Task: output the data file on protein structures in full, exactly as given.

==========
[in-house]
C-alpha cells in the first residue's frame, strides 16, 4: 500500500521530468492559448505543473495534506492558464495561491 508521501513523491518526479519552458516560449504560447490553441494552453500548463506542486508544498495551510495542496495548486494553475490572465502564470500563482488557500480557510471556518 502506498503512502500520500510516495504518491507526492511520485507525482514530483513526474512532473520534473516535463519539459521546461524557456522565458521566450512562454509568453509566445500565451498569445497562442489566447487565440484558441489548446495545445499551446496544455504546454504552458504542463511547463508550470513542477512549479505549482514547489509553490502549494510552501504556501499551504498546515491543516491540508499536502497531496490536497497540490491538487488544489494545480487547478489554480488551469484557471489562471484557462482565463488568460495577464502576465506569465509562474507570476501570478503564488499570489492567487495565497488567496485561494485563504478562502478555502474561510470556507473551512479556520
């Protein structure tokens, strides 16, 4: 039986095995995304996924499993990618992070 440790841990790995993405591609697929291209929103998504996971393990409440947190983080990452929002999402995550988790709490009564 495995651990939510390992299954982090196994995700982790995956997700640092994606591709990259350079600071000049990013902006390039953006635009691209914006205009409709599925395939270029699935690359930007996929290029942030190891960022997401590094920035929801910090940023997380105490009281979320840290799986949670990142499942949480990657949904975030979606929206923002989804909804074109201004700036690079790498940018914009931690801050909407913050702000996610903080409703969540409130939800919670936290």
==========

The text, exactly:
[in-house]
C-alpha cells in the first residue's frame, strides 16, 4: 500500500521530468492559448505543473495534506492558464495561491 508521501513523491518526479519552458516560449504560447490553441494552453500548463506542486508544498495551510495542496495548486494553475490572465502564470500563482488557500480557510471556518 502506498503512502500520500510516495504518491507526492511520485507525482514530483513526474512532473520534473516535463519539459521546461524557456522565458521566450512562454509568453509566445500565451498569445497562442489566447487565440484558441489548446495545445499551446496544455504546454504552458504542463511547463508550470513542477512549479505549482514547489509553490502549494510552501504556501499551504498546515491543516491540508499536502497531496490536497497540490491538487488544489494545480487547478489554480488551469484557471489562471484557462482565463488568460495577464502576465506569465509562474507570476501570478503564488499570489492567487495565497488567496485561494485563504478562502478555502474561510470556507473551512479556520
């Protein structure tokens, strides 16, 4: 039986095995995304996924499993990618992070 440790841990790995993405591609697929291209929103998504996971393990409440947190983080990452929002999402995550988790709490009564 495995651990939510390992299954982090196994995700982790995956997700640092994606591709990259350079600071000049990013902006390039953006635009691209914006205009409709599925395939270029699935690359930007996929290029942030190891960022997401590094920035929801910090940023997380105490009281979320840290799986949670990142499942949480990657949904975030979606929206923002989804909804074109201004700036690079790498940018914009931690801050909407913050702000996610903080409703969540409130939800919670936290």